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Deuteronomy 33:17

    Deuteronomy 33:17 Translations

    King James Version (KJV)

    His glory is like the firstling of his bullock, and his horns are like the horns of unicorns: with them he shall push the people together to the ends of the earth: and they are the ten thousands of Ephraim, and they are the thousands of Manasseh.

    American King James Version (AKJV)

    His glory is like the firstling of his bullock, and his horns are like the horns of unicorns: with them he shall push the people together to the ends of the earth: and they are the ten thousands of Ephraim, and they are the thousands of Manasseh.

    American Standard Version (ASV)

    The firstling of his herd, majesty is his; And his horns are the horns of the wild-ox: With them he shall push the peoples all of them, even the ends of the earth: And they are the ten thousands of Ephraim, And they are the thousands of Manasseh.

    Basic English Translation (BBE)

    He is a young ox, glory is his; his horns are the horns of the mountain ox, with which all peoples will be wounded, even to the ends of the earth: they are the ten thousands of Ephraim and the thousands of Manasseh.

    Webster's Revision

    The firstling of his herd, majesty is his; And his horns are the horns of the wild-ox: With them he shall push the peoples all of them, even the ends of the earth: And they are the ten thousands of Ephraim, And they are the thousands of Manasseh.

    World English Bible

    The firstborn of his herd, majesty is his. His horns are the horns of the wild ox. With them he shall push the peoples all of them, [even] the ends of the earth: They are the ten thousands of Ephraim. They are the thousands of Manasseh."

    English Revised Version (ERV)

    The firstling of his bullock, majesty is his; And his horns are the horns of the wild-ox: With them he shall push the peoples all of them, even the ends of the earth: And they are the ten thousands of Ephraim, And they are the thousands of Manasseh.

    Definitions for Deuteronomy 33:17

    Bullock - Bull; steer; ox.
    Firstling - First offspring.

    Clarke's Commentary on Deuteronomy 33:17

    His glory is like the firstling of his bullock - This similitude is very obscure. A bullock was the most excellent of animals among the Jews, not only because of its acceptableness in sacrifice to God, but because of its great usefulness in agriculture. There is something peculiarly noble and dignified in the appearance of the ox, and his greatest ornament are his fine horns; these the inspired penman has particularly in view, as the following clause proves; and it is well known that in Scriptural language horns are the emblem of strength, glory, and sovereignty; Psalm 75:5, Psalm 75:10; Psalm 89:17, Psalm 89:24; Psalm 112:9; Daniel 8:3, etc.; Luke 1:69; Revelation 17:3, etc.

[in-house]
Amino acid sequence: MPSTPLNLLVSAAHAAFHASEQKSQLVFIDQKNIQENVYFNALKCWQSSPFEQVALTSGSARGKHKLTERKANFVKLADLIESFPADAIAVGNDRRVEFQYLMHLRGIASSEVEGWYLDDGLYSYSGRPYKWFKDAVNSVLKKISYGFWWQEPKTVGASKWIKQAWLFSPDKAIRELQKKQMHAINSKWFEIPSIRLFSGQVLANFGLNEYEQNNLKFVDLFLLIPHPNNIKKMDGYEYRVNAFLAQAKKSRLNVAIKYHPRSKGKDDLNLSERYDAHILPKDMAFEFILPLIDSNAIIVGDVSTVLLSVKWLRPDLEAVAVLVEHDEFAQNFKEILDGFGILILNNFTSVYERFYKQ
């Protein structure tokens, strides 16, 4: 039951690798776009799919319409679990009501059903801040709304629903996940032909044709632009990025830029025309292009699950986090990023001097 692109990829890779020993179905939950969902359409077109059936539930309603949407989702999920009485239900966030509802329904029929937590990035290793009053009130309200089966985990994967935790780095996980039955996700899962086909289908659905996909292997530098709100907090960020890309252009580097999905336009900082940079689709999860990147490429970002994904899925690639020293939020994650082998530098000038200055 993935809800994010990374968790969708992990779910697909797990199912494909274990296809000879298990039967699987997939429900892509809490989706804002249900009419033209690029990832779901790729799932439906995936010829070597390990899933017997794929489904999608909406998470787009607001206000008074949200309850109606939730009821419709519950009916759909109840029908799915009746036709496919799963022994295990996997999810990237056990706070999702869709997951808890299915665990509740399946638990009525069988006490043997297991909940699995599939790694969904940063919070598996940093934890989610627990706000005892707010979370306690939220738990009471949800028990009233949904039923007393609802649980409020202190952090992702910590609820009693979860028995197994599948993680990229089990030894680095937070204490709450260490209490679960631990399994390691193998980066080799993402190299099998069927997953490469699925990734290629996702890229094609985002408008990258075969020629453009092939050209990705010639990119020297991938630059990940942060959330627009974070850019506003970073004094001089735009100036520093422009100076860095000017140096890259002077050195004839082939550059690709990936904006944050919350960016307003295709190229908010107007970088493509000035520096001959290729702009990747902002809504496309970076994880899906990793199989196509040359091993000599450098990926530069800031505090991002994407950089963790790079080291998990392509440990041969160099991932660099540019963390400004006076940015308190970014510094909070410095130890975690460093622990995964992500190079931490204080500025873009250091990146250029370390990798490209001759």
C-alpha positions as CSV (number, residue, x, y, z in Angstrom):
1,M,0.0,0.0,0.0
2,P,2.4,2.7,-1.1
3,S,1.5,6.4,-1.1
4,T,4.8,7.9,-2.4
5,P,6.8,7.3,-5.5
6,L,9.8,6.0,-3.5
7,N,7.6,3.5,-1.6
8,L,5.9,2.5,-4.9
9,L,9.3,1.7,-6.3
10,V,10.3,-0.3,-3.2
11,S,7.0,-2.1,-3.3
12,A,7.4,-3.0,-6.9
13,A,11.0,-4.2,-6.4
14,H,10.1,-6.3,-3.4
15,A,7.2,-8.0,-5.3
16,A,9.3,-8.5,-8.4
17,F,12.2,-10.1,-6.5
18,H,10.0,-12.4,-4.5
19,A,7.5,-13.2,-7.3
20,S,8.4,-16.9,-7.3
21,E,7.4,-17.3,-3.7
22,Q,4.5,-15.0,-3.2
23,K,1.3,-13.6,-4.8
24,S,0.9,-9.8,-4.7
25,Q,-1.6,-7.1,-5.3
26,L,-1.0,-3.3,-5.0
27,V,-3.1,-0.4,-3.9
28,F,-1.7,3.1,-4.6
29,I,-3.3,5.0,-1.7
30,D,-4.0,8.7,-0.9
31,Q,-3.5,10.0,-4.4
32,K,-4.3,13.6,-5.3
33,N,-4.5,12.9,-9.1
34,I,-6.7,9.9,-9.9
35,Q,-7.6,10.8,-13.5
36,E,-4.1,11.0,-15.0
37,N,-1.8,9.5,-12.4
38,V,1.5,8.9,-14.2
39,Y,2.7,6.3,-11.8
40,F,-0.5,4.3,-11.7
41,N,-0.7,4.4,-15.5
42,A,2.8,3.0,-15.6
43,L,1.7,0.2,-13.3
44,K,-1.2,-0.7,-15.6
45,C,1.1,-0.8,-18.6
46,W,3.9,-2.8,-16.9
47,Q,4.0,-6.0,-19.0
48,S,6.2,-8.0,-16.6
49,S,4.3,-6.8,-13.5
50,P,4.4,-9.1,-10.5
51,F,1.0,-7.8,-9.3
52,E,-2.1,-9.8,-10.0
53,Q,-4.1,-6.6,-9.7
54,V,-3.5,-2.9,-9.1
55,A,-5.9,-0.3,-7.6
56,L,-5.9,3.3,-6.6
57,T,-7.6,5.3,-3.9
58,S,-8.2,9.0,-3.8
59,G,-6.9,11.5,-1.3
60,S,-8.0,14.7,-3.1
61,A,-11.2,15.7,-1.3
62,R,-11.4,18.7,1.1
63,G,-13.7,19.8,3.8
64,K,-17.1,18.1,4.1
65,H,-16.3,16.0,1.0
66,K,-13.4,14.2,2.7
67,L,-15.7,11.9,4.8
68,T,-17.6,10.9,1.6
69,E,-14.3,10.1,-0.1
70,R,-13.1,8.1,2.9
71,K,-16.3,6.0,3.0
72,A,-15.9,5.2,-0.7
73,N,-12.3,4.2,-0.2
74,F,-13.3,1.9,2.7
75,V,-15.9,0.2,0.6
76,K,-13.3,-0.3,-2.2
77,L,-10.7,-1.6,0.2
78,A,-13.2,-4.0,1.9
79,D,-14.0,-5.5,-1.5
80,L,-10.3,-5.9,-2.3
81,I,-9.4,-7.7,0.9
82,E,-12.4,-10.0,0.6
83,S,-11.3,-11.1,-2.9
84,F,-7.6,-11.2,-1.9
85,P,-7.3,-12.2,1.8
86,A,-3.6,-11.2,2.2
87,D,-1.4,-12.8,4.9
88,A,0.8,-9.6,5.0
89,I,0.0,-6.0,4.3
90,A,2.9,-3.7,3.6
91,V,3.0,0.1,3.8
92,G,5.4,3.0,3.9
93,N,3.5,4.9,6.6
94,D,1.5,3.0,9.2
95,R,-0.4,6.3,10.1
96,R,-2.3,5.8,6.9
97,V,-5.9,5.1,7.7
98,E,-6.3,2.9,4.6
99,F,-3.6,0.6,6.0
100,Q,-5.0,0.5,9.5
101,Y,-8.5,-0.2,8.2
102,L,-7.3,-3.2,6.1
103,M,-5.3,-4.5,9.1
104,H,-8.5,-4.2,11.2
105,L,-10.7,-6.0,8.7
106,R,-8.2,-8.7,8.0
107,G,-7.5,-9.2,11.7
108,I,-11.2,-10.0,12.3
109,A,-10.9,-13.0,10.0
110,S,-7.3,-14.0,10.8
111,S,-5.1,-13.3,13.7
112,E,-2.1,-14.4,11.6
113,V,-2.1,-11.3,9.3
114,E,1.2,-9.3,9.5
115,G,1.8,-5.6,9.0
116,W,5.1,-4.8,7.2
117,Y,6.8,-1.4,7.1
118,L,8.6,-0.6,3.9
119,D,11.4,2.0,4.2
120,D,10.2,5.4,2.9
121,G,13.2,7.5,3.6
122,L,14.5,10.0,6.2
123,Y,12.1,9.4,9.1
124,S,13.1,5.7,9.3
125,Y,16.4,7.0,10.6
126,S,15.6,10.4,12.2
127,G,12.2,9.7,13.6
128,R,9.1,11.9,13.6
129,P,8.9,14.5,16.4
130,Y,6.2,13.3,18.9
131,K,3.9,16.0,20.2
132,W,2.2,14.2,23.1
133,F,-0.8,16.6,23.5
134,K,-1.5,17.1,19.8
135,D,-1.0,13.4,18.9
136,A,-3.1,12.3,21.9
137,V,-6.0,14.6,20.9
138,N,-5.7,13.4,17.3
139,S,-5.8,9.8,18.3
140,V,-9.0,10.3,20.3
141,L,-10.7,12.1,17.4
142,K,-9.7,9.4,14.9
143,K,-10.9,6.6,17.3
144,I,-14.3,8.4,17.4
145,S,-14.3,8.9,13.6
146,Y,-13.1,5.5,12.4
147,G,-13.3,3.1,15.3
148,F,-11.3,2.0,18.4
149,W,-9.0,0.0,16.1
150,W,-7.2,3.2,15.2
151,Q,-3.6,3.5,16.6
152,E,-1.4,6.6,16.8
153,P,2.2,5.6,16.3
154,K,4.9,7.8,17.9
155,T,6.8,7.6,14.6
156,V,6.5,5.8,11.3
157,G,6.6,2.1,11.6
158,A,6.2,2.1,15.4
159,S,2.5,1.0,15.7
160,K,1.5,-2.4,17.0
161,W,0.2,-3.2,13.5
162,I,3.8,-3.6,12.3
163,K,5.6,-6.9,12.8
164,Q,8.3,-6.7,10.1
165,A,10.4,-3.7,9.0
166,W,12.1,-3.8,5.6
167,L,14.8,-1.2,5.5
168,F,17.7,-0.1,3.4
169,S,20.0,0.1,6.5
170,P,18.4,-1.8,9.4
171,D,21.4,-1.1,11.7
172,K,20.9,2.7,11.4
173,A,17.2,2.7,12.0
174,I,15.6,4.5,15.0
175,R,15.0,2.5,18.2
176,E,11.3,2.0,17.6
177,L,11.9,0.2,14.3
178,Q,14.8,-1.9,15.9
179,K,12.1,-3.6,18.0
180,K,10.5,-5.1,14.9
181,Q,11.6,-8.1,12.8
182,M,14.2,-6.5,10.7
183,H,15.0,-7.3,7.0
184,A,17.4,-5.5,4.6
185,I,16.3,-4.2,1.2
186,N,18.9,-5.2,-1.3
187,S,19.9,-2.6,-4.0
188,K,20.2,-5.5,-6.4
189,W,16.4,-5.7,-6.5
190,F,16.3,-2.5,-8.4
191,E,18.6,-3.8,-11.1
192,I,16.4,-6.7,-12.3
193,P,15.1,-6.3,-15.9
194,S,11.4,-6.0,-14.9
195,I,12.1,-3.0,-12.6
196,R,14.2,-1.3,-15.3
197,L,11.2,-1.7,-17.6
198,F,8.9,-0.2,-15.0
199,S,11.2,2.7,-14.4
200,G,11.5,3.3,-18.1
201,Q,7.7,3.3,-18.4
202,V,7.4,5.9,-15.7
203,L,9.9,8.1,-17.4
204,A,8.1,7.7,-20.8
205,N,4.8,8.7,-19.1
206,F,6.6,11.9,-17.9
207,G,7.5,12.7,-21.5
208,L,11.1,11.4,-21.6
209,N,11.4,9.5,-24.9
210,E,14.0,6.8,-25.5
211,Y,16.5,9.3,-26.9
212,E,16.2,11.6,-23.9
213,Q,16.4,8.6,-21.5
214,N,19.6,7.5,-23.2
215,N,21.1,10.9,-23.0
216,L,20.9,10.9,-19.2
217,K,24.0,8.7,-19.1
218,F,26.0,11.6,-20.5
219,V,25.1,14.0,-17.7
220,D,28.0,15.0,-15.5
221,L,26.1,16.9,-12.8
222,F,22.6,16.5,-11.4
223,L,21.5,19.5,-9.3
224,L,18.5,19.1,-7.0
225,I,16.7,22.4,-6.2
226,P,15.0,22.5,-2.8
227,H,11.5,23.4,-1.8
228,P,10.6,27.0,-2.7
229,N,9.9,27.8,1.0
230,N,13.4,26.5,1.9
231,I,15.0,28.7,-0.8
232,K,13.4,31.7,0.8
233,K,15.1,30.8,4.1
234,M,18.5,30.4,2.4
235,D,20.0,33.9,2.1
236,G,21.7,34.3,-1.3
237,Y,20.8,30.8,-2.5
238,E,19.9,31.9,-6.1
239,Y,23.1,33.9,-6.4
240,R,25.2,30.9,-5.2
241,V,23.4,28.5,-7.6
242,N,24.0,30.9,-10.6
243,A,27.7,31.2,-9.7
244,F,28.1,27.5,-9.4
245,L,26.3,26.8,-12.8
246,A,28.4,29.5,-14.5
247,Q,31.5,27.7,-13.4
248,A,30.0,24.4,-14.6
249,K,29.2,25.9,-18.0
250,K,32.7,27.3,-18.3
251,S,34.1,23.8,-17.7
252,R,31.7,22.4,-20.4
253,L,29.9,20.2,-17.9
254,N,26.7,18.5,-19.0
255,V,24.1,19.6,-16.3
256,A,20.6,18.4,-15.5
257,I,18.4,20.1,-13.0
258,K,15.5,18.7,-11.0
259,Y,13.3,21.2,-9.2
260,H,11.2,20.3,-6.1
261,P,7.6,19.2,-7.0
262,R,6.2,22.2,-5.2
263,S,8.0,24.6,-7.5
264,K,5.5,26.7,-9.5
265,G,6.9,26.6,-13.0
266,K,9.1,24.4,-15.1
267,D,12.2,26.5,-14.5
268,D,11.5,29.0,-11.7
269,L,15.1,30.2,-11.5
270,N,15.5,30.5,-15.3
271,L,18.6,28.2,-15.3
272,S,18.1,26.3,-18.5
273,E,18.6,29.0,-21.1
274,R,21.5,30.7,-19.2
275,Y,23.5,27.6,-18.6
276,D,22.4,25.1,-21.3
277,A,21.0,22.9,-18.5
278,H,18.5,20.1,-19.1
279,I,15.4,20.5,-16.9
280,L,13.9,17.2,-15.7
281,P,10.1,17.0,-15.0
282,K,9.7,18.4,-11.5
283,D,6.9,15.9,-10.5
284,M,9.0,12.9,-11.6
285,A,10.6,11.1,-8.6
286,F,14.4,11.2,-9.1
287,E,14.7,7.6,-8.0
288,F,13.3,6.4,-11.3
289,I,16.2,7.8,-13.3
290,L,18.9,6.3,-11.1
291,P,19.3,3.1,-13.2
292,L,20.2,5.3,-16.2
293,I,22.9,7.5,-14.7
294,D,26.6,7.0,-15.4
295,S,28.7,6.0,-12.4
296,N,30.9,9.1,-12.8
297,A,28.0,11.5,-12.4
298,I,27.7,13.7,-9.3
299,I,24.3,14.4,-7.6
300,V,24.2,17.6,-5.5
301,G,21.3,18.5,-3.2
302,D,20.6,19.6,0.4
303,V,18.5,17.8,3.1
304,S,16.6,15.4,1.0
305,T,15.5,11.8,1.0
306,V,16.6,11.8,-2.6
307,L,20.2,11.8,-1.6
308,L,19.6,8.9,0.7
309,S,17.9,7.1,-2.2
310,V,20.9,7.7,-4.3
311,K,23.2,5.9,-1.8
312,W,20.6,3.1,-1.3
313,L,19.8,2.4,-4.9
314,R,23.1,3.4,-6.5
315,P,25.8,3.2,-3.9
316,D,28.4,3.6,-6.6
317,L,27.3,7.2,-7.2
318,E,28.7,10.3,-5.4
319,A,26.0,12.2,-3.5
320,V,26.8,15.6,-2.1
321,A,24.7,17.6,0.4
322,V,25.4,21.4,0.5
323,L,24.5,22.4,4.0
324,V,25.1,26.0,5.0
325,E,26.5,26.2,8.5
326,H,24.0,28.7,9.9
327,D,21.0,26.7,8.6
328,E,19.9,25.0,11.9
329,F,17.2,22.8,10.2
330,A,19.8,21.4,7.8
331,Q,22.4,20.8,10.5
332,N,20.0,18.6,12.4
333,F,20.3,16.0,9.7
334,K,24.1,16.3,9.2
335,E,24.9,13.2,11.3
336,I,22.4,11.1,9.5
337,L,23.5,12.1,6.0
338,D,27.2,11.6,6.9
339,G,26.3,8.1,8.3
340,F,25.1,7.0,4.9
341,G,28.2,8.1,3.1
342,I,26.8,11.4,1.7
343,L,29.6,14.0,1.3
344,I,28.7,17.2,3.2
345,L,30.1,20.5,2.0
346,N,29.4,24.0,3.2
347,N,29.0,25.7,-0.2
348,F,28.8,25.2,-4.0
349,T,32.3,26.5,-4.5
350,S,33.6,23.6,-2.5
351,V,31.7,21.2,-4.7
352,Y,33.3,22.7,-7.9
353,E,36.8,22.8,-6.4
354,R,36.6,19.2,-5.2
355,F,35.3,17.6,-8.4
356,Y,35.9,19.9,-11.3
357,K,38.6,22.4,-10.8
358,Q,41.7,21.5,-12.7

His horns are like the horns of unicorns - ראם reem, which we translate unicorn, from the μονοκερως monokeros of the Septuagint, signifies, according to Bochart, the mountain goat; and according to others, the rhinoceros, a very large quadruped with one great horn on his nose, from which circumstance his name is derived. See the notes on Numbers 23:22; Numbers 24:8. Reem is in the singular number, and because the horns of a unicorn, a one-horned animal, would have appeared absurd, our translators, with an unfaithfulness not common to them, put the word in the plural number.

    To the ends of the earth - Of the land of Canaan, for Joshua with his armies conquered all this land, and drove the ancient inhabitants out before him.

    They are the ten thousands of Ephraim, etc. - That is, The horns signify the ten thousands of Ephraim, and the thousands of Manasseh. Jacob prophesied, Genesis 48:19, that the younger should be greater than the elder; so here Tens of thousands are given to Ephraim, and only thousands to Manasseh. See the census, Numbers 1:33-35 (note).

    Barnes' Notes on Deuteronomy 33:17

    Rather: "The first-born of his" (i. e. Joseph's) "bullock is his glory": the reference being to Ephraim, who was raised by Jacob to the honors of the firstborn (Genesis 48:20, and is here likened to the firstling of Joseph's oxen, i. e., of Joseph's offspring. The ox is a common emblem of power and strength.

    Wesley's Notes on Deuteronomy 33:17

    33:17 His glory is like the firstling of his bullock - Or young bull, which is a stately creature, and was therefore formerly used as an emblem of royal majesty. This seems to note the kingdom which Ephraim should obtain in Jeroboam and his successors. His horns - His strength and power shall be very great. The people - All that shall oppose him, and particularly the Canaanites. The ten thousands - Of the land of Canaan. Though Manasseh be now more numerous, yet Ephraim shall shortly outstrip him, as was foretold Gen 48:17 - 19.